Let’s Talk Period aims to change this by

Find out more about her campaign here.

Share your details to download the report.

We promise not to spam or send irrelevant information.

A former Assistant Secretary with the Ministry of Women and Child Development in West Bengal for three months, Lakshmi Bhavya has been championing the cause of menstrual hygiene in her district. By associating herself with the Lalana Campaign, a holistic menstrual hygiene awareness campaign which is conducted by the Anahat NGO, Lakshmi has been slowly breaking taboos when it comes to periods and menstrual hygiene.

A Gender Rights Activist working with the tribal and marginalized communities in india, Srilekha is a PhD scholar working on understanding body and sexuality among tribal girls, to fill the gaps in research around indigenous women and their stories. Srilekha has worked extensively at the grassroots level with community based organisations, through several advocacy initiatives around Gender, Mental Health, Menstrual Hygiene and Sexual and Reproductive Health Rights (SRHR) for the indigenous in Jharkhand, over the last 6 years.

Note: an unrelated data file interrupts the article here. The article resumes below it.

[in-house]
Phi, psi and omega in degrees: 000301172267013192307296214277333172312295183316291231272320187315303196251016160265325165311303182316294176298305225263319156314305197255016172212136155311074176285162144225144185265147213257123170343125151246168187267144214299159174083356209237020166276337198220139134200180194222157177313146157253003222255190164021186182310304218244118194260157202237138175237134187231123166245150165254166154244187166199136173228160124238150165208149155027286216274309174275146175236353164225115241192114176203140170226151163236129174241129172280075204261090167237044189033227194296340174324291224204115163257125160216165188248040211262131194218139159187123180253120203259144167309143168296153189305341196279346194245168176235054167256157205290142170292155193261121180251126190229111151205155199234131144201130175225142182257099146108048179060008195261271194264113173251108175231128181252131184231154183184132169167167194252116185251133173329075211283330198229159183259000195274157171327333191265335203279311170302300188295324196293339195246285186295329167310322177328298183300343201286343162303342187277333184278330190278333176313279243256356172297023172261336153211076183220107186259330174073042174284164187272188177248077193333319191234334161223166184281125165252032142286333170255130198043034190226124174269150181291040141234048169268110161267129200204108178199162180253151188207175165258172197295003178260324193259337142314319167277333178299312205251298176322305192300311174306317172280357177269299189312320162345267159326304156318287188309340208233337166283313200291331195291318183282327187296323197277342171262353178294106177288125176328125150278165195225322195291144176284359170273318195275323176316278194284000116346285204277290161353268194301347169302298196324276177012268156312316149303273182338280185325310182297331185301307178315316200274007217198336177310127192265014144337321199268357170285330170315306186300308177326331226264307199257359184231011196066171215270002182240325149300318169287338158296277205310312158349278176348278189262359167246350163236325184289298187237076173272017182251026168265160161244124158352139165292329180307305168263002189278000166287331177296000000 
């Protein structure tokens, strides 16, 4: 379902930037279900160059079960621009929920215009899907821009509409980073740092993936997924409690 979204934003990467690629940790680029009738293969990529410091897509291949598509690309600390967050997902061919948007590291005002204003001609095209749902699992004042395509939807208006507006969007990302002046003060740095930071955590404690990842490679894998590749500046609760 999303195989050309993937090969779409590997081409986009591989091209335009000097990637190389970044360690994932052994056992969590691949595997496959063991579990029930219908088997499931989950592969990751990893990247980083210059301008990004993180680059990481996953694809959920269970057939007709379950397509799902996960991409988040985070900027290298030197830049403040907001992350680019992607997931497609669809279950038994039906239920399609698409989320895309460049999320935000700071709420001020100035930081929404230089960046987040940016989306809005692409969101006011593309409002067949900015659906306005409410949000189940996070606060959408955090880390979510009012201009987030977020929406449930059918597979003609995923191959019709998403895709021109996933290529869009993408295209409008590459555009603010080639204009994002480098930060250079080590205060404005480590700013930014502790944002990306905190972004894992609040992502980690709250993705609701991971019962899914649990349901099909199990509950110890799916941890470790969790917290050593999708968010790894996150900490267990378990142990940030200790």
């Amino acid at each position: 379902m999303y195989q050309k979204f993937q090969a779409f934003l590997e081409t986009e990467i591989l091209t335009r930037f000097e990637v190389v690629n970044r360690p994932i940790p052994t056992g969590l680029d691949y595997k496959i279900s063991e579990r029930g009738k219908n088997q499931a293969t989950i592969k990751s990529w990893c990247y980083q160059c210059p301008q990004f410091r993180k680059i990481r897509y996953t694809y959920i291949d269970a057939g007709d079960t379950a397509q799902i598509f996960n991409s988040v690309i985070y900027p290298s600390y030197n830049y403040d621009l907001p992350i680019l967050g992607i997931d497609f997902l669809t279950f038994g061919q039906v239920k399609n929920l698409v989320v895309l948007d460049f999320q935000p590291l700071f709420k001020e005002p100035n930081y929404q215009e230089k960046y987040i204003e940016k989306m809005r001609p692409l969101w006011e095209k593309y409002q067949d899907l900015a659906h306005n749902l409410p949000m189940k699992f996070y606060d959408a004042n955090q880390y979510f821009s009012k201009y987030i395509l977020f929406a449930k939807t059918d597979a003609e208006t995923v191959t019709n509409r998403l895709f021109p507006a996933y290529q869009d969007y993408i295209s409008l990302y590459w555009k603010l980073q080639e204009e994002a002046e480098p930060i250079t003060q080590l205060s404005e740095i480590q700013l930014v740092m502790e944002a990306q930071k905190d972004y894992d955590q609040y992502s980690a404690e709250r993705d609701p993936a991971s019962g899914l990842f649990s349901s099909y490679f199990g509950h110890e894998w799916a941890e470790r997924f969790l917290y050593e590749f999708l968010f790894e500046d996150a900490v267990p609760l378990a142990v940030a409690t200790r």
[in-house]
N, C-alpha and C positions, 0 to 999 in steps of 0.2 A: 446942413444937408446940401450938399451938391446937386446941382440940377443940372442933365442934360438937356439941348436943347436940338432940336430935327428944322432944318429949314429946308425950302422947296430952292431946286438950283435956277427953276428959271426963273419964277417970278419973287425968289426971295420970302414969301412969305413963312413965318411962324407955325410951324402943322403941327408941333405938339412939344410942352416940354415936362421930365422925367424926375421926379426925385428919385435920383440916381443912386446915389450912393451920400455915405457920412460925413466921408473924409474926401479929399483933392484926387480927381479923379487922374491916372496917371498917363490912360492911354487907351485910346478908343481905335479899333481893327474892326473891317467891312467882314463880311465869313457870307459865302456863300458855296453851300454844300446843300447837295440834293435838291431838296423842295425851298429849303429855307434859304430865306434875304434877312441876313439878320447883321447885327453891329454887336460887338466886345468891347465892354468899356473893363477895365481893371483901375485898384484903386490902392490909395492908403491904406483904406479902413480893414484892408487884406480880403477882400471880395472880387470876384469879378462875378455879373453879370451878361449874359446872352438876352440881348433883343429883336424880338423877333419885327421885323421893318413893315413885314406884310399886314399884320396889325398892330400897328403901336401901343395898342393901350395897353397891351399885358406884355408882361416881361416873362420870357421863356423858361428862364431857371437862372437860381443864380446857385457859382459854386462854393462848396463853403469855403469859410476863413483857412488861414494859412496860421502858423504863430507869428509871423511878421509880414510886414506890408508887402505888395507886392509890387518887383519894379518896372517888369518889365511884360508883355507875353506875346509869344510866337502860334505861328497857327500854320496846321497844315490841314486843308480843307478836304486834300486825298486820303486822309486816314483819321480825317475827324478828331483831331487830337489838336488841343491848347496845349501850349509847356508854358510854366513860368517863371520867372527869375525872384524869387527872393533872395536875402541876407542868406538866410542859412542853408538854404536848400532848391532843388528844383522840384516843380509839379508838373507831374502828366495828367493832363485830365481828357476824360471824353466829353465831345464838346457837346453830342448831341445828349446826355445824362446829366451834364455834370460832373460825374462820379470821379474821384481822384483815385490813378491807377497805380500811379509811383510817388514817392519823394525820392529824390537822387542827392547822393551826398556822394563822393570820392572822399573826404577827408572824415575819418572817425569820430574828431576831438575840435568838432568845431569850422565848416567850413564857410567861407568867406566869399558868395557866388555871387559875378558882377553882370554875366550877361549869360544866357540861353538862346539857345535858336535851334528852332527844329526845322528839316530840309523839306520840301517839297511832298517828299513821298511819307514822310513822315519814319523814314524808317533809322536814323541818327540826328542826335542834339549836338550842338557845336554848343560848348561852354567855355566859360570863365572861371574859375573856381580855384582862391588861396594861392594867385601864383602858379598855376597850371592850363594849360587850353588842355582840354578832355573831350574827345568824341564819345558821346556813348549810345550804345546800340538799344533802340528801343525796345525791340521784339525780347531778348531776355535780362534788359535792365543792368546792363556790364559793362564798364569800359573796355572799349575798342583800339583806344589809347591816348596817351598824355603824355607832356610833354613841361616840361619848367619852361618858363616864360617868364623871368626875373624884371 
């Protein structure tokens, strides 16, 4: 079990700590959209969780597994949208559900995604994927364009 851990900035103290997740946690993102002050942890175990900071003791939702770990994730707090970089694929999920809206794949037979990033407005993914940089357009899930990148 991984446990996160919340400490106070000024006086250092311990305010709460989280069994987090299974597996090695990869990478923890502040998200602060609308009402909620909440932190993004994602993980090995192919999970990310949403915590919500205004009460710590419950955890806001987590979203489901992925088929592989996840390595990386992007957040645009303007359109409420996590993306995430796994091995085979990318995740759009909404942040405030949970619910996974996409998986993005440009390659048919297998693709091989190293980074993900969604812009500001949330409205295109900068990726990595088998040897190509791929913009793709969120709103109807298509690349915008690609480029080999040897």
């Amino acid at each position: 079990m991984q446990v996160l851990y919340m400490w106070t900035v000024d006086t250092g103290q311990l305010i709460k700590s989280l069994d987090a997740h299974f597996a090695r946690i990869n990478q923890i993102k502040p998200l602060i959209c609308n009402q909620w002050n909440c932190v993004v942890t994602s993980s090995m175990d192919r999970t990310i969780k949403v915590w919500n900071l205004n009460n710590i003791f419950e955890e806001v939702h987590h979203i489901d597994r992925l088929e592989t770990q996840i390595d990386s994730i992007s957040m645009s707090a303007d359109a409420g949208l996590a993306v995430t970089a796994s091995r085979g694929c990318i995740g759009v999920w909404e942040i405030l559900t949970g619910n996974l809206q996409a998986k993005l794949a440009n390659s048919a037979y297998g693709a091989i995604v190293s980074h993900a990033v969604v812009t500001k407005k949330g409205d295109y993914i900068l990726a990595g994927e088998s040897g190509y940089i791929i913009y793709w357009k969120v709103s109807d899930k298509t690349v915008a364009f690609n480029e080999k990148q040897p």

Srilekha has also contributed to sustainable livelihood projects and legal aid programs for survivors of sex trafficking. She has been conducting research based programs on maternal health, mental health, gender based violence, sex and sexuality. Her interest lies in conducting workshops for young people on life skills, feminism, gender and sexuality, trauma, resilience and interpersonal relationships.

A Guwahati-based college student pursuing her Masters in Tata Institute of Social Sciences, Bidisha started the #BleedwithDignity campaign on the technology platform, demanding that the Government of Assam install
biodegradable sanitary pad vending machines in all government schools across the state. Her petition on has already gathered support from over 90000 people and continues to grow.

Bidisha was selected in’s flagship program ‘She Creates Change’ having run successful online advocacy
campaigns, which were widely recognised. Through the #BleedwithDignity campaign; she organised and celebrated World Menstrual Hygiene Day, 2019 in Guwahati, Assam by hosting a wall mural by collaborating with local organisations. The initiative was widely covered by national and local media, and the mural was later inaugurated by the event’s chief guest Commissioner of Guwahati Municipal Corporation (GMC) Debeswar Malakar, IAS.

Sign up for the Youth Ki Awaaz Prime Ministerial Brief below